Introducing our guest blogger for 2016, Yellow house artist Liane Payne. An experienced designer with a wealth of experience, as both an illustrator and previously art director at Simon & Schuster, we are looking forward to Liane sharing her insights over the year.
Liane is a very versatile illustrator working in several distinctive styles, but her woodcut work, combining traditional printmaking techniques with digital processes, is proving to be particularly successful at the moment.
Perhaps it's the beautiful colourways with clear elements which clients are picking up on. The National Trust, Museums & Galleries, Camden Graphics, Almanac, and Woodmansterne have all snapped up her work over the past year. For Liane's first guest blog, we asked Liane to talk to us about the medium, her working methods and what inspires her...
Three images from Liane Payne's 'Wood-cut' range
‘Though most of my work goes through a digital process somewhere along the line, my heart and soul is very much in the analogue realm – my ideas stem from the natural world (a little plant-based pun for you there) and are developed from hand-rendered techniques. My background is in fine art printmaking and the woodgrain images I produce are very much rooted there. I’m interested in texture and surface patterns and wood really presses my creative buttons! I particularly like the contrast of bringing together natural textures with precised computer-generated shapes.
Over the years I’ve built up a huge collection of printed textures and rubbings and it’s these that I use to make my digital collages. It’s a process of creative recycling really. Some of the swatches are offcuts from old lino and woodcut commissions, or they’re from demonstration pieces left over from my teaching days when I used to run illustration and printmaking courses at The London College of Printing.
Sometimes I’ll ink up a piece of wood ‘to order’ if I’m after a particular texture for something I’m working on, but quite often I simply collect and create textures with no specific purpose in mind. With or without a precise plan, I always end up with lots of interesting stuff that’s full of exciting possibilities. And the whole process is wonderful – I simply love everything from getting printing ink all over my hands to filling the house with the lovely smell of linseed oil and white spririt! Even the subsequent mechanical process of scanning can throw up interesting ideas; especially when I start to fiddle with colours in Photoshop.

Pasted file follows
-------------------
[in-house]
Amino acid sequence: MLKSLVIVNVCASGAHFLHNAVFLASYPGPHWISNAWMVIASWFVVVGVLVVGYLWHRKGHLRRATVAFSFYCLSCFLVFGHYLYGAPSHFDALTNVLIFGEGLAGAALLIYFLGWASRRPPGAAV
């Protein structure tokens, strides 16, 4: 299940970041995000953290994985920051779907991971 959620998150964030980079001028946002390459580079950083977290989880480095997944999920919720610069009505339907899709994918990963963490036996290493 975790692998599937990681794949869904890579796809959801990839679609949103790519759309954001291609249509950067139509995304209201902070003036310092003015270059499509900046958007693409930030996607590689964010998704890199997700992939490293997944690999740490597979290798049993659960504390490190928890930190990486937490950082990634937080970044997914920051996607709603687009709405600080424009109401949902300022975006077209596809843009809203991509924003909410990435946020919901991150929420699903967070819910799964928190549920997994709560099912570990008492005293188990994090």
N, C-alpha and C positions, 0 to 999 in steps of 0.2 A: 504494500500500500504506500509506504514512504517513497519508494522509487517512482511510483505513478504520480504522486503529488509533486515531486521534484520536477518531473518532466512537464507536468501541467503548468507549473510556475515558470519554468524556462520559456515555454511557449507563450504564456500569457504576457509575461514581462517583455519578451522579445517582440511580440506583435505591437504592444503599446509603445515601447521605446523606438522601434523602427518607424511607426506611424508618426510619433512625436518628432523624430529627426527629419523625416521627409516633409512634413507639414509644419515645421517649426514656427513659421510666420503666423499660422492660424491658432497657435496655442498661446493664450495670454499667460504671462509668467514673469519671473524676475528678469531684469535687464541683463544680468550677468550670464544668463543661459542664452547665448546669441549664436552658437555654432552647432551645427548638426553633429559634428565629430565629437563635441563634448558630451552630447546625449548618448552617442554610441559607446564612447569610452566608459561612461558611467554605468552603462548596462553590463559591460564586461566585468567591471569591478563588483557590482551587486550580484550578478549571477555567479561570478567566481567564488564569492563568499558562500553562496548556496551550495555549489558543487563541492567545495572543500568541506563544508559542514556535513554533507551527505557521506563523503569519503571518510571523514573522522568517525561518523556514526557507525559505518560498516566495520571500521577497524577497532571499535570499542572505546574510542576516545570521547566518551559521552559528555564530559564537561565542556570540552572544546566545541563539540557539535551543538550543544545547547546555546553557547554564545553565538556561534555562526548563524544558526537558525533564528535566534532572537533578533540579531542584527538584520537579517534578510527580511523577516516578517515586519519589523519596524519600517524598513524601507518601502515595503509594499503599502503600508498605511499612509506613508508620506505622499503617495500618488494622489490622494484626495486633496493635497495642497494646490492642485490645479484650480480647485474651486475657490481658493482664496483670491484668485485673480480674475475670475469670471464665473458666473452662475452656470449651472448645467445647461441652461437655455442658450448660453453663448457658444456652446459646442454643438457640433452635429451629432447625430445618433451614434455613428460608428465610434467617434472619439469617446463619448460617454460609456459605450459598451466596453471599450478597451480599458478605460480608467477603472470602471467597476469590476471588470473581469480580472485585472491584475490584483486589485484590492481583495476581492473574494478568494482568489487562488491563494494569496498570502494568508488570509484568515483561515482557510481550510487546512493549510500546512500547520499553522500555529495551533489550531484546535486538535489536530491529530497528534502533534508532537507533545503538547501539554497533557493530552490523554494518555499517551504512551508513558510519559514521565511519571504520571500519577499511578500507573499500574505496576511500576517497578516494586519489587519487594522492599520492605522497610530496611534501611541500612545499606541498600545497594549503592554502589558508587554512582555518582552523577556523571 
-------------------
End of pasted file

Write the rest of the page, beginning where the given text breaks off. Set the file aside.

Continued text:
It may be months later that I look through my scans and prints and find a swatch that’s suddenly perfect for a catkin or a ploughed field. Or, on idly rummaging through my collection, a print taken from an old plank may suddenly suggest a landscape and the beginnings of a more finished design...
I also source quite a bit of firewood from my allotment, where I have a willow tree which I pollard every year.
But more importantly, my plot is a never-ending source of inspiration for images. Whatever the weather or season, ideas are somehow handed to me on a plate. Even in the middle of winter there are lovely shapes and textures to look at, and a cheery robin is never far away...
Winter is such a great time of year for me to work on images, as once the weather warms up and the weeds start growing, it gets tricky trying to balance all the gardening chores with working as an illustrator!
Most recently I’ve been working on allotment-themed ideas for gift tins, using the changing seasons as ideas for different ranges. How lovely if some of these go into production – that shed-shaped tin would be an ideal birthday present for me...’
Guest Blog by Liane Payne, March 2016